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Milford Sound | © Bernard Spragg. NZ / Flickr
Milford Sound | © Bernard Spragg. NZ / Flickr
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How Did New Zealand Get Its Name?

Picture of Joe Coates
Updated: 5 February 2018
New Zealand has been put on the map thanks to its unbelievably scenic landscapes, amiable locals and hobbit-related tourism. What a lot of people don’t know – both tourists and Kiwis themselves – is how the country came to be called New Zealand. As with all names, after a bit of research and reading, an interesting history emerges and tells you more about the country than a simple name. We all know that sometimes the old human imagination runs a little thin and we simply call something ‘New’ after an already established city or place. For example, we have New Hampshire, New York and New England from the original Hampshire, York and England. New Orleans is named after the French town of Orleans. Even Nova Scotia is Latin for New Scotland! Take a look at how New Zealand came by its name, and learn a little bit of the history of this brilliant little island nation.

A bit of background

Firstly, although English is the first language of this little Pacific nation, it wasn’t actually the British who were the first Europeans to first clap eyes on what the Maori people had been calling Aotearoa, The Land of the Long White Cloud. (And yes, let’s face it, the Maori name is a little more lyrical and romantic than the English version.)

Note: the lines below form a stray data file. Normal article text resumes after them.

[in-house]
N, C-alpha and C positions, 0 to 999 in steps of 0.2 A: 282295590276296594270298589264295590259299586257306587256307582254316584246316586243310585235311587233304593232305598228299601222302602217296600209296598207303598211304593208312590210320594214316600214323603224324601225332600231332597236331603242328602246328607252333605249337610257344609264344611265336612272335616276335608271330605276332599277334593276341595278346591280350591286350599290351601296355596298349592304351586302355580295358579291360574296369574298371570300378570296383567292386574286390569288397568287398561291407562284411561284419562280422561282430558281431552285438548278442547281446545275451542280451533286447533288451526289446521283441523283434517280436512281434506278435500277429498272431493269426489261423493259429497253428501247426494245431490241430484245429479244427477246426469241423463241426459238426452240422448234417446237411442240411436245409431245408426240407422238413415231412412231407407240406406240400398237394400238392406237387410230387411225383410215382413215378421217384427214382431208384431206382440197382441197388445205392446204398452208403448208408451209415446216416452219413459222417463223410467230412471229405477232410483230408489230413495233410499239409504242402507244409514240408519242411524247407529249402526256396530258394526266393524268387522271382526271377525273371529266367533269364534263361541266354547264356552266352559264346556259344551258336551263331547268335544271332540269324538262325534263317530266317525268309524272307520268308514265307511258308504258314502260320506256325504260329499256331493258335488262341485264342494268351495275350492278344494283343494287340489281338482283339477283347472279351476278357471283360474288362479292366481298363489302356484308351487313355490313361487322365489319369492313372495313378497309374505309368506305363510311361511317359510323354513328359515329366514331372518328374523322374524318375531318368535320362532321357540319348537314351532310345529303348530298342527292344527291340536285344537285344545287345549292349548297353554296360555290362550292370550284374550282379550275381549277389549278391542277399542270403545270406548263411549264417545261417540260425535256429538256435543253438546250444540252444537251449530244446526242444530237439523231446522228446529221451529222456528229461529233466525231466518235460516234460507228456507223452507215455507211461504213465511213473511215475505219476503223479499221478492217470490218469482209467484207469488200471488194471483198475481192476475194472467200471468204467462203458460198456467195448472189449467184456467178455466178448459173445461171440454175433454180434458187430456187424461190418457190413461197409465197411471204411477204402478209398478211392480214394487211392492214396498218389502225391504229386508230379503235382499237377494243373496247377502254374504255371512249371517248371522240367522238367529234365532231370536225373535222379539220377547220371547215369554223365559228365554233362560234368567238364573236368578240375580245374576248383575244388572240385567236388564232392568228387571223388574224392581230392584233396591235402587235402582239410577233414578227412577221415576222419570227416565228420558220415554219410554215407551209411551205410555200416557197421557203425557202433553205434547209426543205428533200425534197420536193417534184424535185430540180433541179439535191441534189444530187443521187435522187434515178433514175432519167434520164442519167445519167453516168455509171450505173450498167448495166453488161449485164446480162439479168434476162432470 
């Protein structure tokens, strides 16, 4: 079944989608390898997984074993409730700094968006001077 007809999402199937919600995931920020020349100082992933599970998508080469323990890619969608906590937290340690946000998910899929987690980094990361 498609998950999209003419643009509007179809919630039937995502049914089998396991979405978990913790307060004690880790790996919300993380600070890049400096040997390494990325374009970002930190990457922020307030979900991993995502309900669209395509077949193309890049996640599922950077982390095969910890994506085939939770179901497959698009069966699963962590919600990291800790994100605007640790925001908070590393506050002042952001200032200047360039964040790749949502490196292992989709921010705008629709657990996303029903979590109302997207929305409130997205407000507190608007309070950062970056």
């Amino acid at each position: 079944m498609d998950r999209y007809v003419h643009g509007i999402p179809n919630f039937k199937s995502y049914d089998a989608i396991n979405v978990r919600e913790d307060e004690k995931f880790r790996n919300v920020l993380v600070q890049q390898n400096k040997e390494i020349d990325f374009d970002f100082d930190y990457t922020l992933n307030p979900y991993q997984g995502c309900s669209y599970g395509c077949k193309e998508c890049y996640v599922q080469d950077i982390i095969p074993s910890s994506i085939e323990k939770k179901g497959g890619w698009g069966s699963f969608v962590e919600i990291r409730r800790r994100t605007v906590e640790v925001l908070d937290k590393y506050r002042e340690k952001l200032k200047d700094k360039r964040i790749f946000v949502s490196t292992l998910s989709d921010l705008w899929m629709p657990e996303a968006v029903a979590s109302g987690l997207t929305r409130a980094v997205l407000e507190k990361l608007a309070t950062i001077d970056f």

Whilst the well-known Captain Cook was the first European to land in New Zealand in the late 1700’s – on three separate expeditions no less – and make a comprehensive mapping of the coastline, it was actually the Dutch who rocked up a century or so earlier.

A Statue of Captain Cook, Christcurch
A Statue of Captain Cook, Christcurch | ©John Steedman / Flickr

Now, the Dutch were seemingly well ahead of the game here, what with managing to find a relatively tiny speck of land at the end of the world. If they’d overshot it they might’ve ended up in Antarctica. However, old Abel Tasman and the boys were convinced that they were on an island off the coast of Argentina. After much muttering and a few hasty calculations, a bit of head scratching and some embarrassed looks, they figured out where they’d actually ended up. Presumably, Abel Tasman covered the awkward silence by proclaiming that this new land was to be called… Nieuw Zeeland!

Where was the old Zeeland?

Well, as you would expect, Zeeland was a province in the Netherlands. The word ‘Zeeland’ actually translates to ‘sea-land’, which was not a bad shout from the explorer Tasman – especially when you think how silly he must have been feeling after landing somewhere thousands of miles from where he intended to be. Still, he came up with a nice name and then biffed off again. He still got his name pinned to a good many locations around the area in the end, being the first bloke to the party and all. These included the Tasman Sea that divides New Zealand and Australia, and also the island of Tasmania.

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The Land of the Long White Cloud | © Bernard Spragg. NZ / Flickr

Captain Cook and his finishing touch

When Captain Cook sailed on into town about a century later – also, amazingly, by getting completely lost and sailing into the area quite by accident – he was quick to act in the time-honoured tradition of many explorers of the day and totally disregarded the fact that he was the second bloke to discover Nieuw Zeeland. He gave it the Anglican twist and renamed it the more English-friendly New Zealand. This is, obviously, how we all know it today. It’s nice though to be aware that this name didn’t just spring out of nowhere. That it came about through the – and this is looking at in a tongue-in-cheek way – ineptitude of two excellent and brave explorers and their crew. Who would’ve thought that two such crucial landings were the results of the equivalent of poor map-reading skills?

However it happened, New Zealand or Aotearoa, is a wonderful place to visit, and on reading this guide you’ll be a little more equipped to impress the locals.